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Interest Rates Don't Matter for Non-Traditional Mortgage Lending

Non-traditional mortgage loans are, to be honest, kind of tough to define. They aren't, by the Federal Reserve's definition, subprime, but they're certainly not top quality, either. 

They include loans with interest-only features, hybrid adjustable-rate mortgages that backload the payments (so borrowers pay less the few first years and a lot more down the road). They include the low-documentation and no-documentation loans for which banks may not even bother verifying a borrower's stated income. 

Its pretty obvious these loans aren't necessarily of the highest credit quality, although in general the distinction between subprime and non-traditional is a lower credit score for the subprime borrower. And it's also this distinction that separates the mortgage businesses of various banks. Bank of America (NYSE: BAC  ) , for example, is comfortable originating a reasonable number of these non-traditional loans, while Regions Financial (NYSE: RF  ) tends to steer clear.

Interestingly, the traditional rules of supply and demand don't exactly fit these mortgage products. For a variety of reasons, the borrowers who apply for these loans haven't been affected by the run-up in interest rates we've seen in the markets over the past few quarters.

In the following video, Fool contributor Jay Jenkins breaks down the supply-and-demand dynamics in the non-traditional mortgage lending world, and he presents an argument that these types of loans could be a good hedging strategy if rates continue to rise.

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  • Report this Comment On November 10, 2013, at 11:05 AM, normgarry wrote:

    The "one size fits all" Mortgage strategy is NEVER going to work in America again. We've lost our manufacturing base. Our union jobs are drying up. Our older jobs are being replaced by lower-pay, part-time work. People can't even get real healthcare protections anymore.

    If the banks want to sell home loans, they are going to have no choice but to make Mortgage terms flexible and based on take-home pay... it'll be like they are RENTING you the house instead of selling it.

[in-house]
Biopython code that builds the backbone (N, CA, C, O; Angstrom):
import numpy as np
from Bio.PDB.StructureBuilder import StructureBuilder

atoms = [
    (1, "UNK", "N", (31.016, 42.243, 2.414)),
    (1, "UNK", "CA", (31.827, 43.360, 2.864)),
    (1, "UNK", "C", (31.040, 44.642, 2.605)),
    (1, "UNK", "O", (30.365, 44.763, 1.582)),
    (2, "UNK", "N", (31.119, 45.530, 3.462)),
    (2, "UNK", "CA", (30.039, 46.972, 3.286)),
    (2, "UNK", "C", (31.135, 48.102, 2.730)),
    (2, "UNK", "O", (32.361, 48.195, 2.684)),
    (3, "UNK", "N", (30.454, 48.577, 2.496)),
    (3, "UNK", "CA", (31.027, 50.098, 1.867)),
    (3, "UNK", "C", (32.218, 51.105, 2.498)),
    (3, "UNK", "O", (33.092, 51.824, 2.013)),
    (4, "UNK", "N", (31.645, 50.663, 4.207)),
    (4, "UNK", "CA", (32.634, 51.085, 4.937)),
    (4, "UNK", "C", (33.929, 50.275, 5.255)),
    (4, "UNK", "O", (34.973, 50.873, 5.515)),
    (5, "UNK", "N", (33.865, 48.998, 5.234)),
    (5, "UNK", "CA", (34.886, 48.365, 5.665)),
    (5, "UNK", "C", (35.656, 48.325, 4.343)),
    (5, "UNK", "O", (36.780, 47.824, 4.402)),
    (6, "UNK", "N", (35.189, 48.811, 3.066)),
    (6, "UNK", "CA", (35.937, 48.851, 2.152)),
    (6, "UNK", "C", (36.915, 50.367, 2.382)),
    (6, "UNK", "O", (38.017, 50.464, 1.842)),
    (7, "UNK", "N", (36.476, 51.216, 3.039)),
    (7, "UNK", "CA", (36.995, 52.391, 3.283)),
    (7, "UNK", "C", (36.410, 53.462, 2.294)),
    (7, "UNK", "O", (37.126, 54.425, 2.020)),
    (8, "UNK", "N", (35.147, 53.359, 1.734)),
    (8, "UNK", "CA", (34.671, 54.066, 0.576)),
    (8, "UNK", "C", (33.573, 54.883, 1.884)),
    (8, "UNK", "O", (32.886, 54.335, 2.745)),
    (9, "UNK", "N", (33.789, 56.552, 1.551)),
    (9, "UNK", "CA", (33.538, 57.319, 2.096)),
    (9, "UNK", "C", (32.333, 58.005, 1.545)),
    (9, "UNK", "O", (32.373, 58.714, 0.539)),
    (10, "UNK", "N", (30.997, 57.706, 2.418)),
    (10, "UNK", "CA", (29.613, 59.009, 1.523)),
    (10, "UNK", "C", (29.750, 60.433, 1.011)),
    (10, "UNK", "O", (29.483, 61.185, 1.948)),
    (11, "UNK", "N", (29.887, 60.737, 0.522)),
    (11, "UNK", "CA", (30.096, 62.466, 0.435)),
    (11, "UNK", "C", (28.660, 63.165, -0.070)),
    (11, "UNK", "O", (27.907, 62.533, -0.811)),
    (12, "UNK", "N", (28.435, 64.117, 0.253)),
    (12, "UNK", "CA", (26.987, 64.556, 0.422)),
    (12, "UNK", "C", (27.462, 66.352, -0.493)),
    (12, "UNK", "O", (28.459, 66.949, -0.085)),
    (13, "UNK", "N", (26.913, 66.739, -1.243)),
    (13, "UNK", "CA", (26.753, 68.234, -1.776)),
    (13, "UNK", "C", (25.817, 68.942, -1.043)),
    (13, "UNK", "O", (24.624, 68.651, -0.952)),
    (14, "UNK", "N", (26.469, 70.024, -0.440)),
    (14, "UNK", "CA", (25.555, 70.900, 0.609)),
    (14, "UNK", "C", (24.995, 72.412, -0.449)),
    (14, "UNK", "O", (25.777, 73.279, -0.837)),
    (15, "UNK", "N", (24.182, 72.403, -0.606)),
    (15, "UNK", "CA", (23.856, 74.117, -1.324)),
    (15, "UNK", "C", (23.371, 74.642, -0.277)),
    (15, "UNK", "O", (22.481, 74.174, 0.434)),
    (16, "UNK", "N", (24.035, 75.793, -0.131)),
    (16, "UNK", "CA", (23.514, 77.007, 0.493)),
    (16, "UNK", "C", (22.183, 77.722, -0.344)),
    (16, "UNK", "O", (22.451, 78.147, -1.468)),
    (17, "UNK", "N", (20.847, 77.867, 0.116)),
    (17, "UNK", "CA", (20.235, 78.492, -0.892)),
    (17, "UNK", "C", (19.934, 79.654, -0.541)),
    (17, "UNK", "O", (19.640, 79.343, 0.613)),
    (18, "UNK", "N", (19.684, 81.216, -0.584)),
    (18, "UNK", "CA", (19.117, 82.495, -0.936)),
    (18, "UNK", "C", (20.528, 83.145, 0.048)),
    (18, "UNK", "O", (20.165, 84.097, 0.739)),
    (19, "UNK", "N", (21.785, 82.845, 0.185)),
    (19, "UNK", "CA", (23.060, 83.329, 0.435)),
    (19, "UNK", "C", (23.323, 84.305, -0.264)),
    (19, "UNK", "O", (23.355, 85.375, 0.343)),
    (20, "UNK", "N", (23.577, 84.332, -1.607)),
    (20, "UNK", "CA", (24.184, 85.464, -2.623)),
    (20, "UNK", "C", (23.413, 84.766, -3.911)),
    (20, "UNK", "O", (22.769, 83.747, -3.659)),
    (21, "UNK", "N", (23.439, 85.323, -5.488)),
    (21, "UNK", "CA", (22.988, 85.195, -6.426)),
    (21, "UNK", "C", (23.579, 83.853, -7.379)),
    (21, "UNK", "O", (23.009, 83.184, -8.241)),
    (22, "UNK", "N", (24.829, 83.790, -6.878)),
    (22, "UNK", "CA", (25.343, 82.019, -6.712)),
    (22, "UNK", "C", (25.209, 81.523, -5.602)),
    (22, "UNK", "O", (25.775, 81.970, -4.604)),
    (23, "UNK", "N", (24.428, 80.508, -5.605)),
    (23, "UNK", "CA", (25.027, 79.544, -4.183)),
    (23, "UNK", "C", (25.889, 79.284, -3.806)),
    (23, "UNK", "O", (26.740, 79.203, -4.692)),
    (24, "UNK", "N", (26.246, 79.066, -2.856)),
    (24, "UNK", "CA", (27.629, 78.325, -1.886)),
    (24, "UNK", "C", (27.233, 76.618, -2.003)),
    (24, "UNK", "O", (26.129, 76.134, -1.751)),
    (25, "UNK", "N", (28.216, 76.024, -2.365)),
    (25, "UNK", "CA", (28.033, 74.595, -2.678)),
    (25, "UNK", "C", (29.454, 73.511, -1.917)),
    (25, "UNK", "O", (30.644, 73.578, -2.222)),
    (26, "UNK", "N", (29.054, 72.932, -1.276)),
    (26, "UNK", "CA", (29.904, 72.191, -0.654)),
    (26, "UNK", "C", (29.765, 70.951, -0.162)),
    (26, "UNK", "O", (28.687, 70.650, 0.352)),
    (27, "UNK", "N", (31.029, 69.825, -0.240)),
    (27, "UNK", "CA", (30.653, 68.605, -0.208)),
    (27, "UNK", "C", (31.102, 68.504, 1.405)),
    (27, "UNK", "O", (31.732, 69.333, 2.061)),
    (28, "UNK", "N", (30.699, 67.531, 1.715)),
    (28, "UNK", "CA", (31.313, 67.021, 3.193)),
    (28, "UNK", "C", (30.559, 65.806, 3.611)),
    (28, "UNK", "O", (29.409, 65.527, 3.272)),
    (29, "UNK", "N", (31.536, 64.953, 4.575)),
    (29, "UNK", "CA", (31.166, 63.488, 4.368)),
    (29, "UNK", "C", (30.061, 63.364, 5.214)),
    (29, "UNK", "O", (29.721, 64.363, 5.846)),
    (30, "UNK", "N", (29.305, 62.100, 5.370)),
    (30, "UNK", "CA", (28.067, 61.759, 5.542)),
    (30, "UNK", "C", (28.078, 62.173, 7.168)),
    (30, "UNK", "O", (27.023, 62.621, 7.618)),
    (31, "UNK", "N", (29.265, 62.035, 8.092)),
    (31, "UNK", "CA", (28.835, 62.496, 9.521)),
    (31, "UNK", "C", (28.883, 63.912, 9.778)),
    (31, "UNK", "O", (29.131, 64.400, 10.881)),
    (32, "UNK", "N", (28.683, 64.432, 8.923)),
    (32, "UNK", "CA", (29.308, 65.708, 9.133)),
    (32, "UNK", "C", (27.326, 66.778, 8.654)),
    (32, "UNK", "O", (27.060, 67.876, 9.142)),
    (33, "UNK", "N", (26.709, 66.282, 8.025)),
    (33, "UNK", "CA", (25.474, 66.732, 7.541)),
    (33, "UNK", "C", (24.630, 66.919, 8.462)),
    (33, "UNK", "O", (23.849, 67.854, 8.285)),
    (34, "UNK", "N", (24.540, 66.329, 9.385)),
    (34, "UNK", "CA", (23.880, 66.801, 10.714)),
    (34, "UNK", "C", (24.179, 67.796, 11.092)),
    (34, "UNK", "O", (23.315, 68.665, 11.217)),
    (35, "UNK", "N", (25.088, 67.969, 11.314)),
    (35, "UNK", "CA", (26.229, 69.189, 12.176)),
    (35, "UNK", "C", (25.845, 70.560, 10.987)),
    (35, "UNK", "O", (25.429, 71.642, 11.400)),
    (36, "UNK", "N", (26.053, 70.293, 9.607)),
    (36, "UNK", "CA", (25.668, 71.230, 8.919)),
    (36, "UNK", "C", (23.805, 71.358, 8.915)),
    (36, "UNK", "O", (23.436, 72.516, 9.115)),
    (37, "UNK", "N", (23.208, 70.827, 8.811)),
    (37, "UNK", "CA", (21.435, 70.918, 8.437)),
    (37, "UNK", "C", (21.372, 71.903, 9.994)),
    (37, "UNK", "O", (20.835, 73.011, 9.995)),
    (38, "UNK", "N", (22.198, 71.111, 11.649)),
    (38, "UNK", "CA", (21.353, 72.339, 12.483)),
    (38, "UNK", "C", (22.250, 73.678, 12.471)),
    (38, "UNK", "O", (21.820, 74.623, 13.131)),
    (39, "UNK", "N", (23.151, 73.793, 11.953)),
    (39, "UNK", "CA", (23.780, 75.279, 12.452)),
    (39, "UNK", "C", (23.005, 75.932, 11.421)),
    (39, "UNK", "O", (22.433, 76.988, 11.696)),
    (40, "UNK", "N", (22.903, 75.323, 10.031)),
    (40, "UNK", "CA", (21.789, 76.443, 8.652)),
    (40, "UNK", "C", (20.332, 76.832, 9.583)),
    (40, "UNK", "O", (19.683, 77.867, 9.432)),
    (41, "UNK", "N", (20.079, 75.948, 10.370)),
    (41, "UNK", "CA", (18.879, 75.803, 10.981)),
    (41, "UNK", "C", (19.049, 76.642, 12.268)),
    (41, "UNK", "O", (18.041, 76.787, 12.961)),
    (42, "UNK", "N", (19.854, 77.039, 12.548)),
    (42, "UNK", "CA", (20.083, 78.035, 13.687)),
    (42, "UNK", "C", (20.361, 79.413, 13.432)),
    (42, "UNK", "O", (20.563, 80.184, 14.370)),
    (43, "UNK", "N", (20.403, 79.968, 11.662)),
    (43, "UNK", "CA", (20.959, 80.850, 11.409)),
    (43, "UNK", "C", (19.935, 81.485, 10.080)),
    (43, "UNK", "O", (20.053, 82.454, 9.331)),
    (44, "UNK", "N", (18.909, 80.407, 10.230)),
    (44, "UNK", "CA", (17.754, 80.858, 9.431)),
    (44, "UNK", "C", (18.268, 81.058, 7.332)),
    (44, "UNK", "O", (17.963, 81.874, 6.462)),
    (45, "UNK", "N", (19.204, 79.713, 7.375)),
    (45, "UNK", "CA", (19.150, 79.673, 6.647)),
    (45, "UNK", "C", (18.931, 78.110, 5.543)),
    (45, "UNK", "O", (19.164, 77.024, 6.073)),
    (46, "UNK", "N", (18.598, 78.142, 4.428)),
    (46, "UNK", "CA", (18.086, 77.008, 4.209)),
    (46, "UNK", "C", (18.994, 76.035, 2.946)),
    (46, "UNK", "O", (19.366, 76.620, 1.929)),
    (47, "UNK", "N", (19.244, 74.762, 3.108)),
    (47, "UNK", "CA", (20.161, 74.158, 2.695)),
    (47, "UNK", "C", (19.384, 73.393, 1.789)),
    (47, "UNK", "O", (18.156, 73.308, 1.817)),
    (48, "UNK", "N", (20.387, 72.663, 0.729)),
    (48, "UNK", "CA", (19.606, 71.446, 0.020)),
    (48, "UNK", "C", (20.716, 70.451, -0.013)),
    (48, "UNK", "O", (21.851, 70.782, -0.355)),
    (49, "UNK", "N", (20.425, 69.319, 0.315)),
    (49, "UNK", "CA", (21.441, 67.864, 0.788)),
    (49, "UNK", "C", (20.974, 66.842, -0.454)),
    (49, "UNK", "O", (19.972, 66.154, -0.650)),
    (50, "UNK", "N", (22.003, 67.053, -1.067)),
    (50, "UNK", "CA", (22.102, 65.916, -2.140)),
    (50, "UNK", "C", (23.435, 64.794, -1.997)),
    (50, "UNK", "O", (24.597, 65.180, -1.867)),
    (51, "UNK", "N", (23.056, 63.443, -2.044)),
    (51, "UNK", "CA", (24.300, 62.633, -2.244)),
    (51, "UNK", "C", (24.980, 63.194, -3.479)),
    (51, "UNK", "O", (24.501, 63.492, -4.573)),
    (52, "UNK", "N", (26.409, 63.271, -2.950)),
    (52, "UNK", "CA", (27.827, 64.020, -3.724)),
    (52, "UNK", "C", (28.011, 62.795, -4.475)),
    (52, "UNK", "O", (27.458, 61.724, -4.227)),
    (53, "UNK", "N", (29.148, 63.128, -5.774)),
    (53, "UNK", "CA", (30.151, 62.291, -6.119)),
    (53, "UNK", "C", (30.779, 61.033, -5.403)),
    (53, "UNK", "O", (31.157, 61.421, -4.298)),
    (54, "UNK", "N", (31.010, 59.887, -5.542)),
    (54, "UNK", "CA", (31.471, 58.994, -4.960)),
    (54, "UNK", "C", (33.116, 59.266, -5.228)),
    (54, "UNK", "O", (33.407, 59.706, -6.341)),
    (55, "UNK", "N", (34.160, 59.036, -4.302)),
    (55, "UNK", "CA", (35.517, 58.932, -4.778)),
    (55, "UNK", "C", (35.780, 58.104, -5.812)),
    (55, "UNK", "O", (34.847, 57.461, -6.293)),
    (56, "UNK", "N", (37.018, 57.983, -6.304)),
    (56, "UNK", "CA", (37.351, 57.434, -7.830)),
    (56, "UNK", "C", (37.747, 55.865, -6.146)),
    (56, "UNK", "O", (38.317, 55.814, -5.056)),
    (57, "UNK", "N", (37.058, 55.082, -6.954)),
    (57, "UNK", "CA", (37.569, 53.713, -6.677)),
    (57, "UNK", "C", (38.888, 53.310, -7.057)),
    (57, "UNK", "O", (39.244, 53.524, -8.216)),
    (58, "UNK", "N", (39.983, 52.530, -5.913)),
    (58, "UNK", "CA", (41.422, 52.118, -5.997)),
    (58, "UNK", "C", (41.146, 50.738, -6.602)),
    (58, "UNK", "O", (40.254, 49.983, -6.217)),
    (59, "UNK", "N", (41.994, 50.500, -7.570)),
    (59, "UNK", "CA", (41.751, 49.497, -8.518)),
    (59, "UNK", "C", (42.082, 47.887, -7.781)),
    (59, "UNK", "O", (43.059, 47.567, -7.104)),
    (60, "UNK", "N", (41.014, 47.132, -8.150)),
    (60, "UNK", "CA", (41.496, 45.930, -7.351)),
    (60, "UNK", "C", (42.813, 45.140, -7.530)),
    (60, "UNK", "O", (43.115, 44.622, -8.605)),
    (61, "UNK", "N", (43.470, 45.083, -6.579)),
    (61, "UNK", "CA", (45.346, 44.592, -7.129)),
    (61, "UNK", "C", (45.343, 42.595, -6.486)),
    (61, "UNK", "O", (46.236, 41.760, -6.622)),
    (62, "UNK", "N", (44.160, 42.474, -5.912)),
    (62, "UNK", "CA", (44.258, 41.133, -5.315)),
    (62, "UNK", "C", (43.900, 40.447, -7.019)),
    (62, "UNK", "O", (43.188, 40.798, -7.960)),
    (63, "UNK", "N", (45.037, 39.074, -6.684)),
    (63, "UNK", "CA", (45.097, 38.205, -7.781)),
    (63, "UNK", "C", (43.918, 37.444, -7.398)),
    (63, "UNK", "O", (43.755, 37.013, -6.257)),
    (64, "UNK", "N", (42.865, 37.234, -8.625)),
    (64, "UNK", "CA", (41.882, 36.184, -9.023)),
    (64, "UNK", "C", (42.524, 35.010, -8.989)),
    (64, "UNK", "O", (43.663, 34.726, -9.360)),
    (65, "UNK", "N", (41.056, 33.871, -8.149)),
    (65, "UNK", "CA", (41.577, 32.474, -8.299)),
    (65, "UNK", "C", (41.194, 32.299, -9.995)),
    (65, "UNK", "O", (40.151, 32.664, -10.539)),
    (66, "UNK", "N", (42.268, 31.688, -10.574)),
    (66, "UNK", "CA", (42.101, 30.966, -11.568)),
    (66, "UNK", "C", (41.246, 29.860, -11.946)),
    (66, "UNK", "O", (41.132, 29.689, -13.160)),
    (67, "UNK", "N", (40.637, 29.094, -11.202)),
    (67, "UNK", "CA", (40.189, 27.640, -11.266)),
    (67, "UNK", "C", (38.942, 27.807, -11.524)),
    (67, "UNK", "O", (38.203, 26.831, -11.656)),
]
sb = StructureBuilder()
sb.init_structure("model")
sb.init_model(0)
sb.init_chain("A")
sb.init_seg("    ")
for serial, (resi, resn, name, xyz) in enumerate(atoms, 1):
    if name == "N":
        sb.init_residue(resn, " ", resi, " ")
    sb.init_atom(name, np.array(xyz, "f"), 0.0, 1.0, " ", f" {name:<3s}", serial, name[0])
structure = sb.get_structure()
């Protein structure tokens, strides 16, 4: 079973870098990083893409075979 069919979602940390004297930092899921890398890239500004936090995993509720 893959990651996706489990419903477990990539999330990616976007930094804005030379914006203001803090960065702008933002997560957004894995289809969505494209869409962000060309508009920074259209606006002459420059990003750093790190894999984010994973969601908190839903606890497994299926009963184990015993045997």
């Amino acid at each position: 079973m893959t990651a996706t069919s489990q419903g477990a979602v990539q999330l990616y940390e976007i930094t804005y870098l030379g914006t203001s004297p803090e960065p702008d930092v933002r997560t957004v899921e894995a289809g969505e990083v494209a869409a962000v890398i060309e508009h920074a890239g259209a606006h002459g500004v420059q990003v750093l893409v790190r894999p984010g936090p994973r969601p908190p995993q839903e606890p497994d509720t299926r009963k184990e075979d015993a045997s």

Some people will scoff at me and say: "if they can't afford the home, they should be buying something smaller, or renting an apartment".

    Technically you are right, but the problem is that you'll see entire communities dry up and home values of homeowners who can afford their mortgages PLUMMET.

    Ultimately, if we don't address the trade-imbalances and lack of real jobs in America, you'll see welfare roles expand EVEN MORE. Our money is leaving with every single purchase and we aren't getting it back till a protectionist policy is adopted.

  • Report this Comment On November 10, 2013, at 5:13 PM, JohanStrauss wrote:

    I have no use for a mortgage. It would be nothing but an anchor around my neck.

  • Report this Comment On November 10, 2013, at 9:15 PM, Maudeth wrote:

    Dodd/Frank 2014 portions are decimating the small-bank sector. A VP at my local bank curses every time I ask about loans for rental property, because getting me to report my income the way they want is like playing Marco-Polo. It used to be that any loan < 100k was pretty much on a hand shake if you could show you could afford the payments, and the loan was collateralized properly.

    Ahh well, the good old days.

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